Acellular dermal matrix makes durable abdominal hernia fix

Reuters Health Information: Acellular dermal matrix makes durable abdominal hernia fix

Acellular dermal matrix makes durable abdominal hernia fix

Last Updated: 2017-01-09

By David Douglas

NEW YORK (Reuters Health) - Complex abdominal wall reconstruction (AWR) with acellular dermal matrix (ADM) meshes can achieve effective long-lasting hernia repair, according to Houston-based researchers.

As Dr. Charles E. Butler told Reuters Health by email, "There continues to be ongoing debate about the long-term durability of ADM for abdominal wall reconstruction. This study demonstrates that long-term recurrence rates were considerably low despite a complex patient population and meticulous follow-up with physical examination and CT scanning."

He added, "Recurrence rates are known to increase with longer follow-up time, which was clearly demonstrated in this study."

For the study, online December 16 in the Journal of the American College of Surgeons, Dr. Butler of The University of Texas MD Anderson Cancer Center and colleagues followed 191 patients who had had surgery to close a defect caused by ventral hernia repair or oncologic resection. They had at least three years of follow-up with a mean of 4.4 years.

Overall, 26 patients had a documented hernia recurrence. This amounted to 11.5% at three years, and 14.6% at five years.

Factors predicting hernia recurrence included bridged repair, wound skin dehiscence, use of human cadaveric ADM and coronary disease.

"As previously described by our group and confirmed in the current study," added Dr. Butler, "the most predictive factor for recurrence was a bridged, rather than reinforced, fascial repair with an over 11-fold increased risk of recurrence."

In a subset analysis excluding bridged repairs and human cadaveric ADM patients, cumulative hernia recurrence rates were 6.4% by three years and 8.3% by five.

Mounting evidence from comparative studies, the researchers point out, also "shows better outcomes with primary fascial closure rather than bridged repair."

They conclude, "Contrary to the commonly held belief that the use of ADM, rather than synthetic mesh, in complex AWRs compromises the long-term durability of the repair with respect to hernia recurrence, we found hernia recurrence rates with ADM to be comparable to those for complex AWR with synthetic mesh reported in the current literature."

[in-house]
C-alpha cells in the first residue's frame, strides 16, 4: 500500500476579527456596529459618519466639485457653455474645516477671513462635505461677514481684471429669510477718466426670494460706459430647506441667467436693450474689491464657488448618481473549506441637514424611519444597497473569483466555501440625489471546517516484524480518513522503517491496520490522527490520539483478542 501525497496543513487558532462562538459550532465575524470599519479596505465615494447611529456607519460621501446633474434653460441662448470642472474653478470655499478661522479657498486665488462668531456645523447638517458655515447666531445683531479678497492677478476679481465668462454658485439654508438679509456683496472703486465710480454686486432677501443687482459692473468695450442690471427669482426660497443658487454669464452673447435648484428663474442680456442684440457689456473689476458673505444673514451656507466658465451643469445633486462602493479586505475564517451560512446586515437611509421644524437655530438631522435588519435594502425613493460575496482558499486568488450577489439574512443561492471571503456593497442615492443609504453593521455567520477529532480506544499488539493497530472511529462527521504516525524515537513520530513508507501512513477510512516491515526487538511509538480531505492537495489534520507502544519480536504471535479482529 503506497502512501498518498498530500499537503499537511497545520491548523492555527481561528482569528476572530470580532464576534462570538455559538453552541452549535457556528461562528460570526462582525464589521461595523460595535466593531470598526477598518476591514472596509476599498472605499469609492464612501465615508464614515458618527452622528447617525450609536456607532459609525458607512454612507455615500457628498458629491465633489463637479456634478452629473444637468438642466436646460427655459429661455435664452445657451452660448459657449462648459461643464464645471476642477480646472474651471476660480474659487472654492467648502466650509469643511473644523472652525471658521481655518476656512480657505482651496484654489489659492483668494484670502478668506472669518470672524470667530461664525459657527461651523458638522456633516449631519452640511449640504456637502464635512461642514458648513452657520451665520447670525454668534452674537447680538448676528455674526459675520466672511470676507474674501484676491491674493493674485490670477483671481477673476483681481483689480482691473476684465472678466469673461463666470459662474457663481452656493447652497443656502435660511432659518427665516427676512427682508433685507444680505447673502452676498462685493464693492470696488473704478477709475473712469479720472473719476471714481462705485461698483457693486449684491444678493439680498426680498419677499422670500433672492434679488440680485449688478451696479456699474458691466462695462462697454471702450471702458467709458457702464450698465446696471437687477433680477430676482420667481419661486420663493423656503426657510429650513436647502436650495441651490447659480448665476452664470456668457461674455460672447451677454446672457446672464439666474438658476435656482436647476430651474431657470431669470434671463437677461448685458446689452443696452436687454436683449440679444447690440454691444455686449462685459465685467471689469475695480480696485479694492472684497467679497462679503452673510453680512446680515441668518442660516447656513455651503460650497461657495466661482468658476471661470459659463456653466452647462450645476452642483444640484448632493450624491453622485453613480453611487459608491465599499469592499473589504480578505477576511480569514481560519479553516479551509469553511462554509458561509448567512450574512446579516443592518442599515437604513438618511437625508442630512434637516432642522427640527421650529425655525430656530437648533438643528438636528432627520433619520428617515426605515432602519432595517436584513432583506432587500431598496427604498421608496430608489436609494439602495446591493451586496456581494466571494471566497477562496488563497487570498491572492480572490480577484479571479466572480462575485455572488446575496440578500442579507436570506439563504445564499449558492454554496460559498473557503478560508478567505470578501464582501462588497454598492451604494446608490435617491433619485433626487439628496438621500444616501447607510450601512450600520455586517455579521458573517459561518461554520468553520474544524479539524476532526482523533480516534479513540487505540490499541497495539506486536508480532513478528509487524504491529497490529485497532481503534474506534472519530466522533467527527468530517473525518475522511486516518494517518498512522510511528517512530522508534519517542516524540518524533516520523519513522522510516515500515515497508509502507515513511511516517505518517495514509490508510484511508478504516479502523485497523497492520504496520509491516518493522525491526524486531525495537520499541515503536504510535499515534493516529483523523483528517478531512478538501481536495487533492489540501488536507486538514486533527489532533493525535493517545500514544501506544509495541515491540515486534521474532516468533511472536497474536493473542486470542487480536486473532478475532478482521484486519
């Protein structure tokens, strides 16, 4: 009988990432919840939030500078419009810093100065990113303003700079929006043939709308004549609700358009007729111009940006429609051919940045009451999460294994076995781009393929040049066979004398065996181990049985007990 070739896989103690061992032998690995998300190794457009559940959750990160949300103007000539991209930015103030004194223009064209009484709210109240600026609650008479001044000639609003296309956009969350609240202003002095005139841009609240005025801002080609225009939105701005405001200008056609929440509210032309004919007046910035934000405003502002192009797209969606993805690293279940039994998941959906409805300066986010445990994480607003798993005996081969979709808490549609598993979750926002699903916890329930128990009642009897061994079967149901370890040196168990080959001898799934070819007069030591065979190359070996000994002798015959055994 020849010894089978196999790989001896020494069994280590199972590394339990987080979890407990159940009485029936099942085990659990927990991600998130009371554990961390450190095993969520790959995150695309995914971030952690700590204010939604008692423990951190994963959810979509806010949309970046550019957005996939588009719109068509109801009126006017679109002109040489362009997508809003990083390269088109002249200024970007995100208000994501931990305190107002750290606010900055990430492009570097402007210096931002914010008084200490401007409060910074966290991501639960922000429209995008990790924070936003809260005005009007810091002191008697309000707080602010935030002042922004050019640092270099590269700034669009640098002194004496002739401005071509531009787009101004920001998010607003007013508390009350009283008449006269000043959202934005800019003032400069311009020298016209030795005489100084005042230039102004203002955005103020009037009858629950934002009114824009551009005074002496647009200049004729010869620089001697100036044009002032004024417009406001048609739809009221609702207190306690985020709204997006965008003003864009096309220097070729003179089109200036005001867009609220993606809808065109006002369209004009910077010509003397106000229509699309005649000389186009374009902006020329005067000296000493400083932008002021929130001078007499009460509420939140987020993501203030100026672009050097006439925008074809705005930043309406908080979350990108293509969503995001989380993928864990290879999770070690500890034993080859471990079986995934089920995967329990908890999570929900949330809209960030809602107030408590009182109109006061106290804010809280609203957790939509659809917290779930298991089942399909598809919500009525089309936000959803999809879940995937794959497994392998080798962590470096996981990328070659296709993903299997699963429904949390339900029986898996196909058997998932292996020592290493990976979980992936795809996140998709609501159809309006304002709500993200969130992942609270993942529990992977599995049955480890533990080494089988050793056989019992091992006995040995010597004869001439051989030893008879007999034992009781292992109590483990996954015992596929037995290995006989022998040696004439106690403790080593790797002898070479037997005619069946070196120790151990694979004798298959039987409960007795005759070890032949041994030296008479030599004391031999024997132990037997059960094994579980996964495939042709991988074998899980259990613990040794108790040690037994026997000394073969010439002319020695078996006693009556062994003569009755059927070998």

Dr. Benjamin K. Poulose, a surgeon at Vanderbilt University Medical Center in Nashville, Tennessee, told Reuters Health by email, "This article is an important contribution as it provides us reasonable information that durable long-term results can be accomplished by skilled surgeons using biologic meshes for abdominal wall reconstruction."

However, Dr. Poulose added, "The retrospective nature of the data collection and single-center experience by a highly skilled surgical team limit the generalizability of the results. The issue with biologic mesh use is less of an issue with recurrence and more of an issue about justifying their high cost."

He concluded, "The authors are on the right track - we need to focus on long-term follow-up of these patients to see how well they are doing. If we can avoid some of the long-term complications of permanent prosthetic meshes using biologic meshes, that would add value to their use; but no study has yet demonstrated that benefit."

The study had no commercial funding and the researchers declared no conflicts of interest.

SOURCE: http://bit.ly/2i5NdxU

J Am Coll Surg 2016.

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